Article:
In the past we’ve written a lot about PDF exploits (when a hacker or scammer sends you an e-mail with a PDF file attached and some compelling reason for opening the file). By now most people know that these are really viruses, especially when the e-mail comes from someone you don’t know or the file is there without good reason.
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There has been a lot of controversy regarding Facebook’s ever evolving privacy policies, but it turns out that some of Facebook’s legal actions can actually benefit everyone. Facebook and Microsoft have both been actively fighting and prosecuting some of the Internet’s worst spammers. This week Facebook won $711 million in damages from Sanford Wallace after a U.S. District Court Judge ruled that Wallace had violated the U.S. CAN-SPAM Act. The U.S. CAN-SPAM Act national standards for the sending of commercial e-mail and requires the Federal Trade Commission  to enforce its provisions.

Sam O’Rourke, associate general counsel at Facebook, says “If someone perpetrates a spam campaign that we feel is any way significant to our users, then we’ll go after them.” Meanwhile, just last month Microsoft filed a total of five suits against spammers using “malvertisement,” online ads that serve up malware to users computers.

These cases are one of the few situations where a big corporation getting involved helps benefit the average user. Patrick Peterson of Cisco says that the legal recourse being pursued by Microsoft and Facebook is good for everyone. “It is great for everyone,” he says. “In many cases people aren’t willing to go through the tremendous expense and distraction of prosecuting somebody.”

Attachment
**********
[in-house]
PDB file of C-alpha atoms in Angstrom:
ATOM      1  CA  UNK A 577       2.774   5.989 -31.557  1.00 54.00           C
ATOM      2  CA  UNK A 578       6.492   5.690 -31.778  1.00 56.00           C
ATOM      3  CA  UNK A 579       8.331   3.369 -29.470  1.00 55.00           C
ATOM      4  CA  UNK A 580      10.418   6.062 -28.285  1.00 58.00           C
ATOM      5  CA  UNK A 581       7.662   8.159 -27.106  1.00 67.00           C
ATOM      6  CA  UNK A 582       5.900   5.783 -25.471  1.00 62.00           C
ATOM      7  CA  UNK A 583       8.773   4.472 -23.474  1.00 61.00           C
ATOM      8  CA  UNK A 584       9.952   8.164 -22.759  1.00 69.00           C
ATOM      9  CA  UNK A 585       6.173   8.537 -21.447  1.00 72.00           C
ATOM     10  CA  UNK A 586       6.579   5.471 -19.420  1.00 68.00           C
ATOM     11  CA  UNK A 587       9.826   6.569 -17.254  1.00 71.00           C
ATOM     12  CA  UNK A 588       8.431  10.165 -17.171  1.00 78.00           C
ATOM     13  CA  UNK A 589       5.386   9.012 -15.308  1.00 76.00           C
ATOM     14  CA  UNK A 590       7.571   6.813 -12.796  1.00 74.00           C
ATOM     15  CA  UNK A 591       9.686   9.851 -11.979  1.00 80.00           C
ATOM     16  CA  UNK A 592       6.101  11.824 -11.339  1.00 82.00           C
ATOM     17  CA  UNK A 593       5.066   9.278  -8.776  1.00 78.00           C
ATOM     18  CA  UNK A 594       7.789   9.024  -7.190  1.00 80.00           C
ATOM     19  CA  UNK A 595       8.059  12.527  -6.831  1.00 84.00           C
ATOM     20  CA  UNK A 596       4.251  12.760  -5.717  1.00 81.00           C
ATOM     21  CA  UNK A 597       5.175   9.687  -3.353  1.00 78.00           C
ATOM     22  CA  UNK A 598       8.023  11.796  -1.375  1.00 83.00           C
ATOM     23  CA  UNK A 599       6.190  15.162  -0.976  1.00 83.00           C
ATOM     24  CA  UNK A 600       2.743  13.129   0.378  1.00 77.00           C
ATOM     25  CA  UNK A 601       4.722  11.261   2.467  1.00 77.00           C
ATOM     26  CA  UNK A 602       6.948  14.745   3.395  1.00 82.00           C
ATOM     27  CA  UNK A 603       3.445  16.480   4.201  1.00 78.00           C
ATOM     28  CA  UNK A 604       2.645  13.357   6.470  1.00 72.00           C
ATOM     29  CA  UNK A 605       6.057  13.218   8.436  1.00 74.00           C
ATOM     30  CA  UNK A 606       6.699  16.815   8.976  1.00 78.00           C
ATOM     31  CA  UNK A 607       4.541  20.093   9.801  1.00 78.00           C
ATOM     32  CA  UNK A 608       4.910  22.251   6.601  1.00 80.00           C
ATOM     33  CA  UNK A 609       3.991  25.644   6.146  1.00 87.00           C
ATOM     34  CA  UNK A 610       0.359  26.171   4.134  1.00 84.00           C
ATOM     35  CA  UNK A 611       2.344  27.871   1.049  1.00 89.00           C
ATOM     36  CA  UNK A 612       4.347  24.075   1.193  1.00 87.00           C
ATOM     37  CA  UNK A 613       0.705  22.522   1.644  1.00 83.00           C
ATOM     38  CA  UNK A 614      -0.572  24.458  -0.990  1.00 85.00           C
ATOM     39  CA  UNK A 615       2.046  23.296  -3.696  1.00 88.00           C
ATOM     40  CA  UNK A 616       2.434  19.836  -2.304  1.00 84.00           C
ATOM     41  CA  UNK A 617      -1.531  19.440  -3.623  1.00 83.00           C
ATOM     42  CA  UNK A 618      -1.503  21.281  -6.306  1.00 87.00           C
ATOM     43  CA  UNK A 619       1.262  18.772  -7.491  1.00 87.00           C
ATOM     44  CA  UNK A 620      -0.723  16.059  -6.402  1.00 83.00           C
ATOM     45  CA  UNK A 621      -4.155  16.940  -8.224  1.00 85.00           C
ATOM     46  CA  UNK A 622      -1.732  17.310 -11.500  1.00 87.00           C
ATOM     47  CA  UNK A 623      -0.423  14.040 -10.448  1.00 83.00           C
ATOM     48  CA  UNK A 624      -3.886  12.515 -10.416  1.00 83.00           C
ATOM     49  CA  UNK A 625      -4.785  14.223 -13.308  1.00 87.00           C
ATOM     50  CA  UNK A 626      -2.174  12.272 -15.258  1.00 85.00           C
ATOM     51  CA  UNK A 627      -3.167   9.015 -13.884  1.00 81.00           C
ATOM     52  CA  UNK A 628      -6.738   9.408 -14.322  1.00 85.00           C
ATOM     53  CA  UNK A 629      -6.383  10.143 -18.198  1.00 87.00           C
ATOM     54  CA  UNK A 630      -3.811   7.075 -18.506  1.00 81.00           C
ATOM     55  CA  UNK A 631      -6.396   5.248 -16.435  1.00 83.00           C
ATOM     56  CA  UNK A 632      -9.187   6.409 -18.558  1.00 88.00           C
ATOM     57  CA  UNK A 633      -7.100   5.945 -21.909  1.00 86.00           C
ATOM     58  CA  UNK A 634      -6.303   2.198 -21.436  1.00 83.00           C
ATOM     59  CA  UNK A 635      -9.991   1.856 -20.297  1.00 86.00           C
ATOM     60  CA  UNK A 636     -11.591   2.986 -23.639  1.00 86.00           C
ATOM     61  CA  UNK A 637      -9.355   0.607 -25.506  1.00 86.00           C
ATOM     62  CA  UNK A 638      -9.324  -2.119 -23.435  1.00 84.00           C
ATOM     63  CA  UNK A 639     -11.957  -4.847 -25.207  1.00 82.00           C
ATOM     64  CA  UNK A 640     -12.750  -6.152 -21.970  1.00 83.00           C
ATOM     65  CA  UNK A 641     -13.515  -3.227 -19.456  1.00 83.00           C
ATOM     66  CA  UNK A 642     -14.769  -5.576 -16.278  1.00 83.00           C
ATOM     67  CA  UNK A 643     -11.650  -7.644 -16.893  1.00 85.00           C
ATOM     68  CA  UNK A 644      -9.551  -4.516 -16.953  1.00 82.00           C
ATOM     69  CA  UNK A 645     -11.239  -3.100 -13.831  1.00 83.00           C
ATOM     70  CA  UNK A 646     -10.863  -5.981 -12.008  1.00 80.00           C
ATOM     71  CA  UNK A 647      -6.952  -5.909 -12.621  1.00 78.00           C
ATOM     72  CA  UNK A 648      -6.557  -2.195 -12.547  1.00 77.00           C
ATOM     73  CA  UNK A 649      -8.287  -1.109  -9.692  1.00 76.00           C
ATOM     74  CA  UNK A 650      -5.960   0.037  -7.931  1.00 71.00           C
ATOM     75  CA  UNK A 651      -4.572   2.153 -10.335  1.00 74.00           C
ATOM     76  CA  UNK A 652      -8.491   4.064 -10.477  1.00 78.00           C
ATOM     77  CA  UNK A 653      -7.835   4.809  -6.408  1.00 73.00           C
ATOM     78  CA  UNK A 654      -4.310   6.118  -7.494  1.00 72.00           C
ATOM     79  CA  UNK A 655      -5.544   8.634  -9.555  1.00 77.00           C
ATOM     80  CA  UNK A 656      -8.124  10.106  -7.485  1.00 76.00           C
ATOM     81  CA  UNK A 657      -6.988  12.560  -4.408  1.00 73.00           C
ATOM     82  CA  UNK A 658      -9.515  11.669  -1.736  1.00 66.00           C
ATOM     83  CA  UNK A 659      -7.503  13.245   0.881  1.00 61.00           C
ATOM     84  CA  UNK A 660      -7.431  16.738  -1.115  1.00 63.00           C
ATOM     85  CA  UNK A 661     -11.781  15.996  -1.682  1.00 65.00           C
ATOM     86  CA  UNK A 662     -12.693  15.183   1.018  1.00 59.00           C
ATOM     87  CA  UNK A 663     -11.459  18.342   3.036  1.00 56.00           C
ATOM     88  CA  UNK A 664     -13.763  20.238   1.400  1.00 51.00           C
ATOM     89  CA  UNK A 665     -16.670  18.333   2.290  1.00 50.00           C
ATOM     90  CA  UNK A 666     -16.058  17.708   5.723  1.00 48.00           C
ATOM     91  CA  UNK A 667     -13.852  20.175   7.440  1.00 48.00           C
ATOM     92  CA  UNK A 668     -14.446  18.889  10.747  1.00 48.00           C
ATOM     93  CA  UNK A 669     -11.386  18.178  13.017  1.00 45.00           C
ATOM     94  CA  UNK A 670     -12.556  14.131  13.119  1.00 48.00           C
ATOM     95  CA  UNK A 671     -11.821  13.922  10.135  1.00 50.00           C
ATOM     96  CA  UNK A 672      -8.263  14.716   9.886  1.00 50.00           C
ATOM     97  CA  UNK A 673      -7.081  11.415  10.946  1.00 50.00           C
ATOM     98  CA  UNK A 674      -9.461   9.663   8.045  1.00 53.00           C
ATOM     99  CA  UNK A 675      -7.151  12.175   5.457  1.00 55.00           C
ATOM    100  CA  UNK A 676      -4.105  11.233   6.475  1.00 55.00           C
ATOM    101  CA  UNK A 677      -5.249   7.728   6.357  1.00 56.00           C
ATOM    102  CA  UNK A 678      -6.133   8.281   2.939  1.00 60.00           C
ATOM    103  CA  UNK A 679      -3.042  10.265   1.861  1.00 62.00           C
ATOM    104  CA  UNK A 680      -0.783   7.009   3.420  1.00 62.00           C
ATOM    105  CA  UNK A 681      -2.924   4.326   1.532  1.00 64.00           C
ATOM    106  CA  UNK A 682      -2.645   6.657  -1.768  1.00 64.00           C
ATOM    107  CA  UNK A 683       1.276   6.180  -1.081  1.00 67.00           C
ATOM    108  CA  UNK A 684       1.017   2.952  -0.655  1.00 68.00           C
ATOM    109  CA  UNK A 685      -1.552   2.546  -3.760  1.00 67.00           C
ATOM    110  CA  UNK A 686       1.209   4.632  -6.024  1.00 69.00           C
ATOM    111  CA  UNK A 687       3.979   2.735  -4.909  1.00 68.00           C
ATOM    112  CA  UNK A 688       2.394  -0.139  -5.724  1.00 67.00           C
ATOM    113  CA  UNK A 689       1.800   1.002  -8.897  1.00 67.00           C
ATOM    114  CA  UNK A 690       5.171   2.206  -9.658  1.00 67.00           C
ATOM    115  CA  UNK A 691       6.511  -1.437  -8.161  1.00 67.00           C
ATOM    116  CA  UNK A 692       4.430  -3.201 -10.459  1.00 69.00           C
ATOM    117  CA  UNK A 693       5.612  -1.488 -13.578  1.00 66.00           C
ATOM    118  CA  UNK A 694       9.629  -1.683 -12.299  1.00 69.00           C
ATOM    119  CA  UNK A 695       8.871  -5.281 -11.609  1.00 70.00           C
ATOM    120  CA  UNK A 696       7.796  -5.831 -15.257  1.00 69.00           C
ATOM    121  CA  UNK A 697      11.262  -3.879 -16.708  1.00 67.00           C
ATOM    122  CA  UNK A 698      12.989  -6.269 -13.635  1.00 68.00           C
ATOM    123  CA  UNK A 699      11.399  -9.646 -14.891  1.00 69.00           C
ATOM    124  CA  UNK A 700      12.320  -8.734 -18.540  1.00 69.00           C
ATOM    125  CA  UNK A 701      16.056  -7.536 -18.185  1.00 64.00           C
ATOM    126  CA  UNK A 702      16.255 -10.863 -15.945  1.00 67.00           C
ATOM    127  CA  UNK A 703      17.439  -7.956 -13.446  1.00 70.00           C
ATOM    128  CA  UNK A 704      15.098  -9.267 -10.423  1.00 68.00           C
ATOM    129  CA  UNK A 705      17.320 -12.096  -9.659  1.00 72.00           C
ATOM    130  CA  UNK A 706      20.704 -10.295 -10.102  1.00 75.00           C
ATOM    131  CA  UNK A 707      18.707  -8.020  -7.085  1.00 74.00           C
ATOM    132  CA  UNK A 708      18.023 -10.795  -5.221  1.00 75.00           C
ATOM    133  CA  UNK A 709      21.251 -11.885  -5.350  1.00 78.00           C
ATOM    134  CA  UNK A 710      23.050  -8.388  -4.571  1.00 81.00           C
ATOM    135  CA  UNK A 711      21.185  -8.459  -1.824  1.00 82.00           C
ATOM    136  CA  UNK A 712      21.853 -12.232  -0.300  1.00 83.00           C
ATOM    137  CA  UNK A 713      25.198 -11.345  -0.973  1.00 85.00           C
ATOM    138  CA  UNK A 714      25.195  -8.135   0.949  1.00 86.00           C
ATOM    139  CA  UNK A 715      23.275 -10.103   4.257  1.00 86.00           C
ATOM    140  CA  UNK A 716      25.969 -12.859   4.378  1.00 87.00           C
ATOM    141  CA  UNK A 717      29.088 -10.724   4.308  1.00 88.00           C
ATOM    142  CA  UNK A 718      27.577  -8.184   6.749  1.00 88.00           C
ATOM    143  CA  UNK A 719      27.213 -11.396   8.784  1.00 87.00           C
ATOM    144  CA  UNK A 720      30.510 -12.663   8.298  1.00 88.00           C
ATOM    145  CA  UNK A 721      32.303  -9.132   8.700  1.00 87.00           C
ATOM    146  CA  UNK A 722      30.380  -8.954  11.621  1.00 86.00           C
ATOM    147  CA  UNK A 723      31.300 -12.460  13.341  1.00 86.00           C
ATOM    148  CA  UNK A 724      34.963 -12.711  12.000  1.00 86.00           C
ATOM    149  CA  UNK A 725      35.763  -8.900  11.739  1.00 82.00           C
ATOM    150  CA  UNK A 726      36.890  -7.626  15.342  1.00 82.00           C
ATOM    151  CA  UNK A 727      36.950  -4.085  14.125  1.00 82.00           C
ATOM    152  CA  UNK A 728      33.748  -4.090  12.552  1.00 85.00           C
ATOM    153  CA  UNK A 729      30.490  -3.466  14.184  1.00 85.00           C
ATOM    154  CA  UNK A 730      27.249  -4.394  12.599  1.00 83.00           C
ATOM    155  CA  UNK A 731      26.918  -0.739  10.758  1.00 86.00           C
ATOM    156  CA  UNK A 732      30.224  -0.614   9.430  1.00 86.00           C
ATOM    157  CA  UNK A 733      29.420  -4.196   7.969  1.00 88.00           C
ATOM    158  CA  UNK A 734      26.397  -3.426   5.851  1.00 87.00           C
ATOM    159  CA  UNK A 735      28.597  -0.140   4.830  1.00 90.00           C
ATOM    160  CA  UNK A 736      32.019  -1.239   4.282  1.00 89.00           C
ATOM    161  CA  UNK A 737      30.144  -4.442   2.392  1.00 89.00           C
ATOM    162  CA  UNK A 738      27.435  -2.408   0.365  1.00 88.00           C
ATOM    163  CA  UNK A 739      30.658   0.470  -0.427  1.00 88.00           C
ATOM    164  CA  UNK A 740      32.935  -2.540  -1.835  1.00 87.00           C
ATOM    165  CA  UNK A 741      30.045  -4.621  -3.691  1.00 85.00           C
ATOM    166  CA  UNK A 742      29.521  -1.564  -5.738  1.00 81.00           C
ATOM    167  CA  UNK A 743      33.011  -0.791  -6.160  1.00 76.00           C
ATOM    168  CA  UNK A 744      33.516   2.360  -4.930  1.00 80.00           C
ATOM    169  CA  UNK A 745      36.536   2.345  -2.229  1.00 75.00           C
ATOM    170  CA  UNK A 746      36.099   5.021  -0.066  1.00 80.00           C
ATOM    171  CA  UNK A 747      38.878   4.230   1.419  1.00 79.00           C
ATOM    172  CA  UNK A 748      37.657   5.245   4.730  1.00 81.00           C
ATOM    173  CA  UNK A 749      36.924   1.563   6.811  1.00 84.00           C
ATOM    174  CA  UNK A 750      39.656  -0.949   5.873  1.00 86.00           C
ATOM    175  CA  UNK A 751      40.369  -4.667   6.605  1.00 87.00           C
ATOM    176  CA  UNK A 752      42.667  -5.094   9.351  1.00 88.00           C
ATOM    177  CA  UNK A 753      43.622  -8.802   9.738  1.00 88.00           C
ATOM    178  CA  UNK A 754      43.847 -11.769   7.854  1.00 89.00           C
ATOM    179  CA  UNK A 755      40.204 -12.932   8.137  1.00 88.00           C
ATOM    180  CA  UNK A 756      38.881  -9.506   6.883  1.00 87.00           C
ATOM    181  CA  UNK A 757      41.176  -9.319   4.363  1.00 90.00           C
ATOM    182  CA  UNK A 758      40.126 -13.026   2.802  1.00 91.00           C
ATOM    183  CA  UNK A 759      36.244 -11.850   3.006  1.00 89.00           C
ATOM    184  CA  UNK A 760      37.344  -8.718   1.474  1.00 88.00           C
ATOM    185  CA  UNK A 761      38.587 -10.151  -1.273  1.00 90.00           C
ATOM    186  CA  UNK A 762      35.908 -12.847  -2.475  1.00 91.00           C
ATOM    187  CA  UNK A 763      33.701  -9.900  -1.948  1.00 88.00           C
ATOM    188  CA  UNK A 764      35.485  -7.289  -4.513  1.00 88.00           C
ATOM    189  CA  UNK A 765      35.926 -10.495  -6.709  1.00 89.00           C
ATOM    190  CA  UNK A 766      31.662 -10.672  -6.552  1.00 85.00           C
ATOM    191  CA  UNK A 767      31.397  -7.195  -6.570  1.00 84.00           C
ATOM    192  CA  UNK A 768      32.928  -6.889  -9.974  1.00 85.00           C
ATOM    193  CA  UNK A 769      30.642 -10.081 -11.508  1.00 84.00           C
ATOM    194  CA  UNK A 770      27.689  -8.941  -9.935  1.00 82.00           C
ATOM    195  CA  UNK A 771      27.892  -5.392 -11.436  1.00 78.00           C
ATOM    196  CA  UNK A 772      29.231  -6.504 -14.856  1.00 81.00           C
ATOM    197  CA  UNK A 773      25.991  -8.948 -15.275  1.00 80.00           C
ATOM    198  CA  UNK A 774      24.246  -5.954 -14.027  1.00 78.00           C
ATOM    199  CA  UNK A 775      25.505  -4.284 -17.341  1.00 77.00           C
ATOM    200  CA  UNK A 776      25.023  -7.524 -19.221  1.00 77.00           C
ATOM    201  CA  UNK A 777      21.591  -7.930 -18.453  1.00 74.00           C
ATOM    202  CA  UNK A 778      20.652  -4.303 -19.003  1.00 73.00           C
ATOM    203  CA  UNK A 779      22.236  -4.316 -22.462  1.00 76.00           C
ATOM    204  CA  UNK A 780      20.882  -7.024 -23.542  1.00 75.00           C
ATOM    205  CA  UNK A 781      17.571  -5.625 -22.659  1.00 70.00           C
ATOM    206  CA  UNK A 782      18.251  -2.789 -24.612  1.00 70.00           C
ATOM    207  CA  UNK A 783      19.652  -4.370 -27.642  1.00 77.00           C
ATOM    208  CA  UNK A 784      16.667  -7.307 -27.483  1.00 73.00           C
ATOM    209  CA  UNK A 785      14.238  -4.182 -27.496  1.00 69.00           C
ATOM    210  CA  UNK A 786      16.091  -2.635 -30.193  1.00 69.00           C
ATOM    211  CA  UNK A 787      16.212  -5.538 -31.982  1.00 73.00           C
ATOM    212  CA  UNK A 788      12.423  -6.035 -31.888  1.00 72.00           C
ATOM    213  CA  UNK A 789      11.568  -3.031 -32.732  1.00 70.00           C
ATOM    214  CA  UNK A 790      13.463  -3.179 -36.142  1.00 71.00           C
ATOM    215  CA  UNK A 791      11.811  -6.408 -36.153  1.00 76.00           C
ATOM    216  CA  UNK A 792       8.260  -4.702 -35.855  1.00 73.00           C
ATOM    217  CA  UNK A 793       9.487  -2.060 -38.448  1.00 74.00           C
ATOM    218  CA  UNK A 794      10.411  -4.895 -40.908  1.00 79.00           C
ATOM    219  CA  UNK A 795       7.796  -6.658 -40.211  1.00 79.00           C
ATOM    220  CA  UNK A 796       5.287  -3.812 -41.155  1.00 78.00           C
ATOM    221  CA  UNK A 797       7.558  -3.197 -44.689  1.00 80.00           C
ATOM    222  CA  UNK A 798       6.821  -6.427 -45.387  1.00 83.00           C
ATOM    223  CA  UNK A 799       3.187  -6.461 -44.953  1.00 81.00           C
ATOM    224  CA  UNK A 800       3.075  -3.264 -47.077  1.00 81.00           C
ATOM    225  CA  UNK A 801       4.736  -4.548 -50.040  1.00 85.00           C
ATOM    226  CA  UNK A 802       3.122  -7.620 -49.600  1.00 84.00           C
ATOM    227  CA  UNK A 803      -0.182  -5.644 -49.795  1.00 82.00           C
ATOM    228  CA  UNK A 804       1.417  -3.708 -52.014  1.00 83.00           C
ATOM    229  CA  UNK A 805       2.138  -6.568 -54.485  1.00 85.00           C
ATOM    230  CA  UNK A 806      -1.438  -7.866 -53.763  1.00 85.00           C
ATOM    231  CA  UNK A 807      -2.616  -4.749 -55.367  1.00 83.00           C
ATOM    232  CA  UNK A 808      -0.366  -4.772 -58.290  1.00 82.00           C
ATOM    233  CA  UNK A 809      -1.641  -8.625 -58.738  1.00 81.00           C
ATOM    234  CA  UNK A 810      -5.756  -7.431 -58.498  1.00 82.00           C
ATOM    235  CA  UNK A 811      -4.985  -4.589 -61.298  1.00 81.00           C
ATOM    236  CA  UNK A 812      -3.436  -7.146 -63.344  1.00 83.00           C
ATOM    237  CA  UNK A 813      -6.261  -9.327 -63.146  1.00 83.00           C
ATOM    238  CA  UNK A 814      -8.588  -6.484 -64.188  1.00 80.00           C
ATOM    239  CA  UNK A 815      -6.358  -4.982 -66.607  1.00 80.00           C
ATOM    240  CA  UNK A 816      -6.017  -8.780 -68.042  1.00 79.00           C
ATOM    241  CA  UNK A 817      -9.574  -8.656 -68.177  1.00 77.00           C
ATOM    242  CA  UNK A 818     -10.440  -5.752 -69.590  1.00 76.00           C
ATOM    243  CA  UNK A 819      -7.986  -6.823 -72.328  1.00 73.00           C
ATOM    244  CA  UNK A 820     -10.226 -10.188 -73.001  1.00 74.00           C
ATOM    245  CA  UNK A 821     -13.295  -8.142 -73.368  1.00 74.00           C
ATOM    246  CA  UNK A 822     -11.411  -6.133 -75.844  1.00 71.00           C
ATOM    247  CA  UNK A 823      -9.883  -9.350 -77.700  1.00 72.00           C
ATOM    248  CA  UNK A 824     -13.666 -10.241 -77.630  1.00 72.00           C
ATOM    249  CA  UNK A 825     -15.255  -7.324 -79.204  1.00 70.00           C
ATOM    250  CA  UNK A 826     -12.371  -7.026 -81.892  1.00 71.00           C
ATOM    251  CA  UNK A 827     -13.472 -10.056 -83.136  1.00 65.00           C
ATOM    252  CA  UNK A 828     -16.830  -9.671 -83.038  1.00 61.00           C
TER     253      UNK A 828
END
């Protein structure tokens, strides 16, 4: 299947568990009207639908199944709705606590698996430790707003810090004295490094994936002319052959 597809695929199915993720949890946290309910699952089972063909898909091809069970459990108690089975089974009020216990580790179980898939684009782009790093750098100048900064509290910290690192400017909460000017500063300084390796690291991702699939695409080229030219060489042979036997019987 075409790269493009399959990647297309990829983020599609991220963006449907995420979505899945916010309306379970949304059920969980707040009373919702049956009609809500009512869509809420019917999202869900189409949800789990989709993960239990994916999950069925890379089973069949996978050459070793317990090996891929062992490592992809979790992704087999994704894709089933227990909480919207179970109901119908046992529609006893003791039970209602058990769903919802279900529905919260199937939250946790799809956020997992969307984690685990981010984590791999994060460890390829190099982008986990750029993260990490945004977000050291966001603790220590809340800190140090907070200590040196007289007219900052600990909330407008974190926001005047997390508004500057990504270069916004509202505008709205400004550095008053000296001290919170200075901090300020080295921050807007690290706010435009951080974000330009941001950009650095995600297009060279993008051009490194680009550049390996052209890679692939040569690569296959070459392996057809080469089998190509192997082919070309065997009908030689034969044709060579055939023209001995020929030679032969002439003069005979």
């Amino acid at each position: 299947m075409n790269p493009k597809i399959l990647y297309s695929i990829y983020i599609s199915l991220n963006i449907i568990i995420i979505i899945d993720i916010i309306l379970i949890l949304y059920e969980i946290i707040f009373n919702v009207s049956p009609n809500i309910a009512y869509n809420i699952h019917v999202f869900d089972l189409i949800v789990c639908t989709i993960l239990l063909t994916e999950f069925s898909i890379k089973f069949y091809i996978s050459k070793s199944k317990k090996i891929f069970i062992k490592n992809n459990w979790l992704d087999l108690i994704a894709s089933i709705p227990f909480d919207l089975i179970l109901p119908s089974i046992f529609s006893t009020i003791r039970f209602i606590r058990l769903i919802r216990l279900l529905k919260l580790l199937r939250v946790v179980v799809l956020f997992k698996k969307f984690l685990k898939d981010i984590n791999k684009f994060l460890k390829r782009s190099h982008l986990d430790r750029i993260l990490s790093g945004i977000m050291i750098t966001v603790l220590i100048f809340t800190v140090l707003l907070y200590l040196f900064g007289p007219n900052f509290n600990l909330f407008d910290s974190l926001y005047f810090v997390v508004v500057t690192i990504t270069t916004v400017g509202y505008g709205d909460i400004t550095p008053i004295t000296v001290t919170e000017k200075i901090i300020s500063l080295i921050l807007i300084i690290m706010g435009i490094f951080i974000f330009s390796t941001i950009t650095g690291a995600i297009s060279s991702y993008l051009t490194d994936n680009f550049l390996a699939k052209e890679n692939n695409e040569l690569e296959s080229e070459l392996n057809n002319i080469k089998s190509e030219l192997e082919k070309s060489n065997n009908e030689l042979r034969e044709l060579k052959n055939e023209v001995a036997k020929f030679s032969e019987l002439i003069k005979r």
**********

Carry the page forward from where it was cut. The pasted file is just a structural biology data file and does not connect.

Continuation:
According to Patrick, you shouldn’t assume that these companies are pursuing these lawsuits as a source of revenue. Facebook and Microsoft usually never end up collecting real money for these cases, instead they spend hundreds of thousands of dollars on legal fees for these lawsuits. Their ultimate goal behind these cases is just to halt spammers and set precedents to stop future spammers. “The next guy who thinks about doing this will think twice,” Peterson says.

(Via Forbes)

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fake-pay-pal-screen-shotA resourceful hacker was able to create a fake PayPal account to gather sensitive financial information that bypassed Microsoft Internet Explorer, Apple Safari, and Google Chrome security. The hack was designed to pop up a PayPal page with an artificial SSL certificate prompting users to submit sensitive information to the hacker without warning.

Noticeably missing from the list is Mozilla Firefox, which does not seem to be affected by the hack. Dan Gooden of The Register stated that “Even though the certificate is demonstrably forged, it can be used with a previously available hacking tool called SSL Sniff to cause all three browsers to display a spoofed page with no warnings, even when its address begins with ‘http.’”

To make matters worse, Microsoft apparently knew about this problem back in June when a hacker attending the Black Hat Security Convention exploited the weakness. A spokesman from Microsoft stated “Microsoft is investigating a vulnerability in SSL in Windows presented during Black Hat, Once we’re done investigating, we will take appropriate actions to protect customers.” Until the issue is resolved experts recommend that anyone using PayPal go to the site directly rather than risk getting duped into putting your information of a fake web page.

(Via Seattle Pi)

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